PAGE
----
Johnson: McConnell doesn’t ‘speak for the conference’ on Trump’s culpability for riot

Sen. Ron Johnson said Tuesday that Senate Minority Leader Mitch McConnell's excoriation on Saturday of former President Donald Trump put him out of step with the GOP caucus he leads.

McConnell voted Saturday to acquit Trump on the single article of impeachment brought by the House of Representatives accusing the former president of inciting the deadly Jan. 6 riot at the Capitol. But in remarks on the Senate floor, the minority leader called Trump "practically and morally responsible" for the riot and explained that he voted to acquit only because he believed that the Constitution does not allow for the Senate to convict a former president.

Johnson (R-Wis.) said Tuesday that McConnell's position on Trump put the minority leader at odds with the bulk of his own party.

"From my standpoint, Leader McConnell speaks for himself," Johnson said in a Tuesday interview with The Ross Kaminsky Show. "In this case, I don’t believe he speaks for the conference, and I think he needs to be a little careful. You know when I speak, I do actually try and take in mind how it might reflect on the party."

Johnson also said that he doesn't believe McConnell's comments are reflective of what "the vast majority of Republican senators" feel.

The Senate acquitted Trump on Saturday with 57 lawmakers voting to convict the president — 10 short of the required number — and 43 voting against. The vote was nonetheless historic, marking the first time in more than 150 years that more than half of the Senate voted to convict a president on impeachment charges.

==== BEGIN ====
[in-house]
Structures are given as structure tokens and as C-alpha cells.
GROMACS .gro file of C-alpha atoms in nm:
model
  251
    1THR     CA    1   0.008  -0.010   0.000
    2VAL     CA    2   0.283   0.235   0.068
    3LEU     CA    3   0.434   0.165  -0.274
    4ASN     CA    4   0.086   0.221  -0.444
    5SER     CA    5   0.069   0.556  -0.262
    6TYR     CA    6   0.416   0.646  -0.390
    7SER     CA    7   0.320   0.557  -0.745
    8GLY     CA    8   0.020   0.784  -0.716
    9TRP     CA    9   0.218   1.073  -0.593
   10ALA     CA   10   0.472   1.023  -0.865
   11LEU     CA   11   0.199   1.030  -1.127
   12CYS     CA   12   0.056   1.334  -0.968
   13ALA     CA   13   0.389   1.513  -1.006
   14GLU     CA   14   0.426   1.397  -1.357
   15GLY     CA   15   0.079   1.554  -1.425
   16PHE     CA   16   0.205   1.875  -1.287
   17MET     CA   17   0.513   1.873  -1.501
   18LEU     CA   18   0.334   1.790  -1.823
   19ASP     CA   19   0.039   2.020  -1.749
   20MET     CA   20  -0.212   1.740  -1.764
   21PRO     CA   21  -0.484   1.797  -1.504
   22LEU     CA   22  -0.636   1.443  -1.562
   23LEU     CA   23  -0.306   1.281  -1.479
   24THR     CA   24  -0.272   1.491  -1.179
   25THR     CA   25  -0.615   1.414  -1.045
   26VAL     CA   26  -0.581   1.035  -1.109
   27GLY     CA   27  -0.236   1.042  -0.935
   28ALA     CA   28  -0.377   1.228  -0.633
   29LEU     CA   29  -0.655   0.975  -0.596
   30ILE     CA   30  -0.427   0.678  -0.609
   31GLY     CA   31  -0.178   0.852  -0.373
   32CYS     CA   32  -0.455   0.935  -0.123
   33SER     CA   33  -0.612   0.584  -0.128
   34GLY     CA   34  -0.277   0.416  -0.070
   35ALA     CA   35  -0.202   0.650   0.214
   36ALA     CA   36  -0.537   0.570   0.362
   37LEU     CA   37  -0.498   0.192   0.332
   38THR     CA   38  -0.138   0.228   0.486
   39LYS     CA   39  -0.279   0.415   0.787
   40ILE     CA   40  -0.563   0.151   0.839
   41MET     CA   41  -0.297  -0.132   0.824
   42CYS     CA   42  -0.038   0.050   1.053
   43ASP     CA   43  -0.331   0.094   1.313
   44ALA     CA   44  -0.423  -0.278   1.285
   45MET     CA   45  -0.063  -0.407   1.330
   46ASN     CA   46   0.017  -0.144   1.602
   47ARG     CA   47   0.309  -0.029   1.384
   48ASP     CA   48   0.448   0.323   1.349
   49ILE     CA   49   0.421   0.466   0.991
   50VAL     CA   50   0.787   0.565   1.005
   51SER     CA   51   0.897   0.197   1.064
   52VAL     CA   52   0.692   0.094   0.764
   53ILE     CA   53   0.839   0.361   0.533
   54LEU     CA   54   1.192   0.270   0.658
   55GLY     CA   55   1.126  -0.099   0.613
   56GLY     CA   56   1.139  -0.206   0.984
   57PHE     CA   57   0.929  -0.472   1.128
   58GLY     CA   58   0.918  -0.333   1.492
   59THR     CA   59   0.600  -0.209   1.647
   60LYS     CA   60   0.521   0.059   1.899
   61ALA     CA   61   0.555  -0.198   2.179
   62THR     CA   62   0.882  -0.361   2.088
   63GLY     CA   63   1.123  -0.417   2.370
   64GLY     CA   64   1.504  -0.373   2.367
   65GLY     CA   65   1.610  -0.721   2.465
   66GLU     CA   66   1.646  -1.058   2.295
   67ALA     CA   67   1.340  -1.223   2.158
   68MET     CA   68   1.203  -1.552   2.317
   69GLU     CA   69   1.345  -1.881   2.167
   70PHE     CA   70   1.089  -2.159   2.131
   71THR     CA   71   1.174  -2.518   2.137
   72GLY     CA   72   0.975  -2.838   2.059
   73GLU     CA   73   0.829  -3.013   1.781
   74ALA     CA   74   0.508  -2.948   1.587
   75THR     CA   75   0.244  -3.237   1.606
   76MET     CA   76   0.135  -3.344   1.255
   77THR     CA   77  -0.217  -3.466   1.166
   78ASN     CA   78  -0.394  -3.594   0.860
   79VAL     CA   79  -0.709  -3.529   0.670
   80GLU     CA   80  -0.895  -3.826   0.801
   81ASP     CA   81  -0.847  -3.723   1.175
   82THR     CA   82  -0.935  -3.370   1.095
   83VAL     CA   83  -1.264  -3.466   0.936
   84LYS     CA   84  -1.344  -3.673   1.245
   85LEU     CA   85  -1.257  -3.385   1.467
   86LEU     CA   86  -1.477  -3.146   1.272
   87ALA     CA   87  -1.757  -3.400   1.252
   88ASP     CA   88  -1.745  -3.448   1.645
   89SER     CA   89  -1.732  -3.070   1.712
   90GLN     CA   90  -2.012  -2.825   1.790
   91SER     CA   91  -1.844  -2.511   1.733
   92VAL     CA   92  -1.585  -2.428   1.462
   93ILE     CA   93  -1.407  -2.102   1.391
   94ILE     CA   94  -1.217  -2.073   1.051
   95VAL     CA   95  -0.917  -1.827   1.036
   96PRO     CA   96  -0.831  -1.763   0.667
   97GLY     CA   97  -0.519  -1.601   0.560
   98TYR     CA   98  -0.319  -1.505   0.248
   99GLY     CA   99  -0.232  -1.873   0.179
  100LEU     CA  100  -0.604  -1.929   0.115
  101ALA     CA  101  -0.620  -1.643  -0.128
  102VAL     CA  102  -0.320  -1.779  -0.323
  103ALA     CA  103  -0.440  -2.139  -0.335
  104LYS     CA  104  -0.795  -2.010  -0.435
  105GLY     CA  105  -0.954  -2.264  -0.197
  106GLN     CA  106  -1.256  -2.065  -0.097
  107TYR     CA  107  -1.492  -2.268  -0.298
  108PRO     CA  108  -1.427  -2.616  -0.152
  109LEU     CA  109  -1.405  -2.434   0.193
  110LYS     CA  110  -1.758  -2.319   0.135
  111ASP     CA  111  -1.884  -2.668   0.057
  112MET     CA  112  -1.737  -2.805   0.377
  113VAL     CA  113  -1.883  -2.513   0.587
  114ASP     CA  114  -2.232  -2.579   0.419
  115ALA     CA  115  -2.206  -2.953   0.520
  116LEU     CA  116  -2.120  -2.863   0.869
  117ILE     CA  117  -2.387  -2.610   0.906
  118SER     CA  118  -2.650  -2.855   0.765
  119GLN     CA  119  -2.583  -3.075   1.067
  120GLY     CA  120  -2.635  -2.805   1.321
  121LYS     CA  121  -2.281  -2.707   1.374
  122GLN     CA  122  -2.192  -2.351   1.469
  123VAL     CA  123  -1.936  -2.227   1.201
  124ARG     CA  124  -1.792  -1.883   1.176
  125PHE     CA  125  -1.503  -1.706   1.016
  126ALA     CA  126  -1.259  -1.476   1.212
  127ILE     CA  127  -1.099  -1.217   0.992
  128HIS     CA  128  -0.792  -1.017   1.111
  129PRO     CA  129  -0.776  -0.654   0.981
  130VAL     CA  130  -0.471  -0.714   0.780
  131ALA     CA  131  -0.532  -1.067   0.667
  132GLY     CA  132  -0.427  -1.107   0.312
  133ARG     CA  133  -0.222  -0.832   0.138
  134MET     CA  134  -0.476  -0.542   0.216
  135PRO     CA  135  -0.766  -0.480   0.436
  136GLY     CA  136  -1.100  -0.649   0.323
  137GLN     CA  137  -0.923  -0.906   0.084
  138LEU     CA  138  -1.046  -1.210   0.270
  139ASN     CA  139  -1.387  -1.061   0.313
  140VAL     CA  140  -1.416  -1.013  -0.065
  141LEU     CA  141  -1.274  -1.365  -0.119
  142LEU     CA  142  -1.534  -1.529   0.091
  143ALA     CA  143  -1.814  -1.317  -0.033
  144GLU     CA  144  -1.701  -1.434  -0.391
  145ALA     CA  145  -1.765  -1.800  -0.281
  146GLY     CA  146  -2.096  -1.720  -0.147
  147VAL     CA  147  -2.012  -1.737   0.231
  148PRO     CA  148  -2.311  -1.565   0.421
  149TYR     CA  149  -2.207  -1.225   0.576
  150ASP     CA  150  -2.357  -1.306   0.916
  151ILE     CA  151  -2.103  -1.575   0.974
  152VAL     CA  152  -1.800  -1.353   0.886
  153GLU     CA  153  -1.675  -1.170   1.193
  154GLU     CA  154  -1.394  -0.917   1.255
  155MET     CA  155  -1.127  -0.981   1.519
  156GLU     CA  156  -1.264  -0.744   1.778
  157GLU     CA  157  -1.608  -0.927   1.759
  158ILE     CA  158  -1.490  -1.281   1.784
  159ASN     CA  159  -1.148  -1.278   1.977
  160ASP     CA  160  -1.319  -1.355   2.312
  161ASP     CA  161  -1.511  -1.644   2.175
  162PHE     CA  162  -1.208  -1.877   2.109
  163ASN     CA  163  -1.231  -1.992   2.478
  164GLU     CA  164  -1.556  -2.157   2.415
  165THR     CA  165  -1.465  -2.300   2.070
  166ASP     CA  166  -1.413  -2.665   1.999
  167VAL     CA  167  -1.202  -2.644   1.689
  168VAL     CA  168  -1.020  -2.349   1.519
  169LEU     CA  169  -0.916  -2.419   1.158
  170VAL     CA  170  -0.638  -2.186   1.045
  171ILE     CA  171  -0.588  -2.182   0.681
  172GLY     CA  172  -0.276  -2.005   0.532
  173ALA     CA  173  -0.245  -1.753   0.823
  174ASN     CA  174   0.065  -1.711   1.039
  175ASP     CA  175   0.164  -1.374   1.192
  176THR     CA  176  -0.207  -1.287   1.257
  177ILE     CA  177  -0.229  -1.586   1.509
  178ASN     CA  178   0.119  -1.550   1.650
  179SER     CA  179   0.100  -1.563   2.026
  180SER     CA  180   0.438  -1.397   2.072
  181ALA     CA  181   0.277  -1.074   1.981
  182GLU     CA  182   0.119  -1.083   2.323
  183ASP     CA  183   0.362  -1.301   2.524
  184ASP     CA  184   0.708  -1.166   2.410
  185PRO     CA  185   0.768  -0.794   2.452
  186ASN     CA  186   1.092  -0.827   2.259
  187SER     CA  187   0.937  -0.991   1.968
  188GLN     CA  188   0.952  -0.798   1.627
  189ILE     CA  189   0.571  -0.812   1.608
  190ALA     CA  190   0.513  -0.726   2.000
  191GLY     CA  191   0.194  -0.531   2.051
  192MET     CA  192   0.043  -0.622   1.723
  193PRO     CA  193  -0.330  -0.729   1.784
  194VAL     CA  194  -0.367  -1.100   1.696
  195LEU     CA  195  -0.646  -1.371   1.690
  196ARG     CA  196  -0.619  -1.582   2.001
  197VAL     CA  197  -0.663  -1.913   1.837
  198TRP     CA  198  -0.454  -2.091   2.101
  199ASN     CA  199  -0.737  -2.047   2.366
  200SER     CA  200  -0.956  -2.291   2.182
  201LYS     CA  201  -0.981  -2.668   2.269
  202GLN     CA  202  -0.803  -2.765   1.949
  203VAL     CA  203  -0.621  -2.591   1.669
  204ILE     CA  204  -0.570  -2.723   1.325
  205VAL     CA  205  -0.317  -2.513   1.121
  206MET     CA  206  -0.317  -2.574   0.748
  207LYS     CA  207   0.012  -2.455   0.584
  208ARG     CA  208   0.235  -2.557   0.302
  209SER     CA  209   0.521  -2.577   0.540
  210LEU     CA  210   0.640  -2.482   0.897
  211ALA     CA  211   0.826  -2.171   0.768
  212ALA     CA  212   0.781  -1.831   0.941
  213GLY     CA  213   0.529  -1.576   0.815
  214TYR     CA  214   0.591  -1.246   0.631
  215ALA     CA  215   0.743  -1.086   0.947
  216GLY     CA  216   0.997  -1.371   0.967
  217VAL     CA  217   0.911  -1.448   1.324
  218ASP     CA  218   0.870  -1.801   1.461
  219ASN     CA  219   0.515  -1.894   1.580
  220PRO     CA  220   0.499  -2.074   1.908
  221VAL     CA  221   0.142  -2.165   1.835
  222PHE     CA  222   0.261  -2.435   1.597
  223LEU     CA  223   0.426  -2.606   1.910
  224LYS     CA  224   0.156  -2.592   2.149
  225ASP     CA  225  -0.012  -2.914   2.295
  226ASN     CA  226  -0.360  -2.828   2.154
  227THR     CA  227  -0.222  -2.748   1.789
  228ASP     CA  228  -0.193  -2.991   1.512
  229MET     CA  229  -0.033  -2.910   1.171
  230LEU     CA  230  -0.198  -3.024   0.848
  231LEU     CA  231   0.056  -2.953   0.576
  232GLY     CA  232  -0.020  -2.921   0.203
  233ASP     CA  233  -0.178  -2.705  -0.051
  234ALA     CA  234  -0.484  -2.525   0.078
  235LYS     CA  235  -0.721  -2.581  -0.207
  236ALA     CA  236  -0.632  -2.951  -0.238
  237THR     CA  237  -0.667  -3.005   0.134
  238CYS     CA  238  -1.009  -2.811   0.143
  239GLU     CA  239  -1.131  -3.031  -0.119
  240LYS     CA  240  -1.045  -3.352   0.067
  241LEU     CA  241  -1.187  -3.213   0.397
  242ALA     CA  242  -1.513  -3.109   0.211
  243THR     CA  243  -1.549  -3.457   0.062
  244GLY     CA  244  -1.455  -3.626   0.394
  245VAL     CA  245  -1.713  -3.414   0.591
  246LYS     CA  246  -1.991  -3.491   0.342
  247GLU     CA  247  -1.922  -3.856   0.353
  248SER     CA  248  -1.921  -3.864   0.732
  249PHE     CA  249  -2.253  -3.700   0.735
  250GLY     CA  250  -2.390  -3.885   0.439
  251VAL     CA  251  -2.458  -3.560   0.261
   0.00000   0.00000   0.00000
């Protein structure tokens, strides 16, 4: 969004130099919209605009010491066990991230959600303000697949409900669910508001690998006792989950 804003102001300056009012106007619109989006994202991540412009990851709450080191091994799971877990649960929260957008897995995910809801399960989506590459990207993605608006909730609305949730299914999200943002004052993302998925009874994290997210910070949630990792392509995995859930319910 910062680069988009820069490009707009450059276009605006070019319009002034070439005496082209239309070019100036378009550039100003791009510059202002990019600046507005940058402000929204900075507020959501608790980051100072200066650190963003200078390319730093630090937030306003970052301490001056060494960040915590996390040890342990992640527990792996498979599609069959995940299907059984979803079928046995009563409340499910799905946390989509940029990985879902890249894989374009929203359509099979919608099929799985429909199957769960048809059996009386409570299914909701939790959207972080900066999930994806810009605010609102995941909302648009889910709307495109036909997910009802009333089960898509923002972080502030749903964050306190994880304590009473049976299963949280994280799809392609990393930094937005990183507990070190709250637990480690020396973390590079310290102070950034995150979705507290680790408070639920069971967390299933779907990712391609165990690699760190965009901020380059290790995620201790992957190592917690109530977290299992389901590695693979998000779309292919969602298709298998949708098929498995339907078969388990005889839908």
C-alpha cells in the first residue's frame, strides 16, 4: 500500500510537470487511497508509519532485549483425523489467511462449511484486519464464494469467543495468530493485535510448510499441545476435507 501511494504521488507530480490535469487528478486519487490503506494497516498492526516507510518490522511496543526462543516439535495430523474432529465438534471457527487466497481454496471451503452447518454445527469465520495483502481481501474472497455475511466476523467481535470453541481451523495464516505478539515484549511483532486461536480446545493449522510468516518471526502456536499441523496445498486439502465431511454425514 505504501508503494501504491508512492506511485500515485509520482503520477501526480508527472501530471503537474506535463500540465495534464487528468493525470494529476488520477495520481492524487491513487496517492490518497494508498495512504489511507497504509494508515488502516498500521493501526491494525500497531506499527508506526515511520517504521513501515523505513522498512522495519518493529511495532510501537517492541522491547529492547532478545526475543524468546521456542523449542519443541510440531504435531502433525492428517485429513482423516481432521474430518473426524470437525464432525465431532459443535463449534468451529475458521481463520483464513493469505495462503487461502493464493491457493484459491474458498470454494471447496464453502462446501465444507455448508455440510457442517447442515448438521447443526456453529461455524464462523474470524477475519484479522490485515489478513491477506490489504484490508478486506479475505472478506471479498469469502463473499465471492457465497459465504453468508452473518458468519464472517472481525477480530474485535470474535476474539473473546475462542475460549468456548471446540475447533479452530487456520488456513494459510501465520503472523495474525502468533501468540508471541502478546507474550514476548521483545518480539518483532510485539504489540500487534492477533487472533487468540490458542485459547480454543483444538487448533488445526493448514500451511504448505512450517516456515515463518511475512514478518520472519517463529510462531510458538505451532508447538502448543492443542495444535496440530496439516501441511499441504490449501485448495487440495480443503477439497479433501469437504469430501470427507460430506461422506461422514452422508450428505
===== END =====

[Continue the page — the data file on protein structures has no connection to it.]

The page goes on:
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Leahy promises ‘fairness to all’ in presiding over impeachment trial

Vermont Sen. Patrick Leahy, the chamber's president pro tempore, on Tuesday pledged fairness and an equal say for Senate lawmakers as he presides over the impeachment trial of former President Donald Trump.

"My intention and solemn obligation is to conduct this trial with fairness to all," Leahy wrote in a letter to his Senate colleagues. "I will adhere, as have my predecessors in the Senate who have presided over impeachment trials, to the Constitution and to applicable Senate rules, precedent, and governing resolutions."

Leahy also promised to be guided by Senate precedent and to consult the Parliamentarian on the occasion of a motion, objection or request put before him.

Leahy, the chamber's longest serving Democrat, will preside over the impeachment trial, which began Tuesday afternoon. Any decision he makes as the trial's presiding officer is subject to review by the whole Senate, he said in the letter. He will also submit any constitutional questions brought up by the trial to the entire Senate.

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